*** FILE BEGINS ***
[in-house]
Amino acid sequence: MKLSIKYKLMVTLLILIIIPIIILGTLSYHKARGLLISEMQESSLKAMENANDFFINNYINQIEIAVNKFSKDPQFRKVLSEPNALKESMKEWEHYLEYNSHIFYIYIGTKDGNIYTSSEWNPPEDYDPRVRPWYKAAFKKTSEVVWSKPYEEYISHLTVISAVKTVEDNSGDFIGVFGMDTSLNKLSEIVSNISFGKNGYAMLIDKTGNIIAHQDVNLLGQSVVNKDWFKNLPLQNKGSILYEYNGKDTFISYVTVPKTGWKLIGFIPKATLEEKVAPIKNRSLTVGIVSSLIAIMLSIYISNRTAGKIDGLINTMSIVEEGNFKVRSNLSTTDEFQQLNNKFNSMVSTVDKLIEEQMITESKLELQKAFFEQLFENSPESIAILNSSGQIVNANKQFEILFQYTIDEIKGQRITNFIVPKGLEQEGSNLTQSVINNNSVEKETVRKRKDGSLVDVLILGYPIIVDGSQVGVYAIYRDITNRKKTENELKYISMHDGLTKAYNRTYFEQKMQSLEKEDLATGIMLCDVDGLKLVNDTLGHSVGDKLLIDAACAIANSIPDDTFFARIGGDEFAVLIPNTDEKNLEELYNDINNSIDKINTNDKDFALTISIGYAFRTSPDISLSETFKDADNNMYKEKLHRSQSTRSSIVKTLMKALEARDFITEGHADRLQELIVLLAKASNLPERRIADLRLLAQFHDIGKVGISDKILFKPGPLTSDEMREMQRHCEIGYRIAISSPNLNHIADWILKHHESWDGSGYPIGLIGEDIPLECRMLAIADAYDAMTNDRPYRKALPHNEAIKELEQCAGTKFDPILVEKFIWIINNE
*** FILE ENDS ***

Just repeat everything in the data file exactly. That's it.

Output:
[in-house]
Amino acid sequence: MKLSIKYKLMVTLLILIIIPIIILGTLSYHKARGLLISEMQESSLKAMENANDFFINNYINQIEIAVNKFSKDPQFRKVLSEPNALKESMKEWEHYLEYNSHIFYIYIGTKDGNIYTSSEWNPPEDYDPRVRPWYKAAFKKTSEVVWSKPYEEYISHLTVISAVKTVEDNSGDFIGVFGMDTSLNKLSEIVSNISFGKNGYAMLIDKTGNIIAHQDVNLLGQSVVNKDWFKNLPLQNKGSILYEYNGKDTFISYVTVPKTGWKLIGFIPKATLEEKVAPIKNRSLTVGIVSSLIAIMLSIYISNRTAGKIDGLINTMSIVEEGNFKVRSNLSTTDEFQQLNNKFNSMVSTVDKLIEEQMITESKLELQKAFFEQLFENSPESIAILNSSGQIVNANKQFEILFQYTIDEIKGQRITNFIVPKGLEQEGSNLTQSVINNNSVEKETVRKRKDGSLVDVLILGYPIIVDGSQVGVYAIYRDITNRKKTENELKYISMHDGLTKAYNRTYFEQKMQSLEKEDLATGIMLCDVDGLKLVNDTLGHSVGDKLLIDAACAIANSIPDDTFFARIGGDEFAVLIPNTDEKNLEELYNDINNSIDKINTNDKDFALTISIGYAFRTSPDISLSETFKDADNNMYKEKLHRSQSTRSSIVKTLMKALEARDFITEGHADRLQELIVLLAKASNLPERRIADLRLLAQFHDIGKVGISDKILFKPGPLTSDEMREMQRHCEIGYRIAISSPNLNHIADWILKHHESWDGSGYPIGLIGEDIPLECRMLAIADAYDAMTNDRPYRKALPHNEAIKELEQCAGTKFDPILVEKFIWIINNE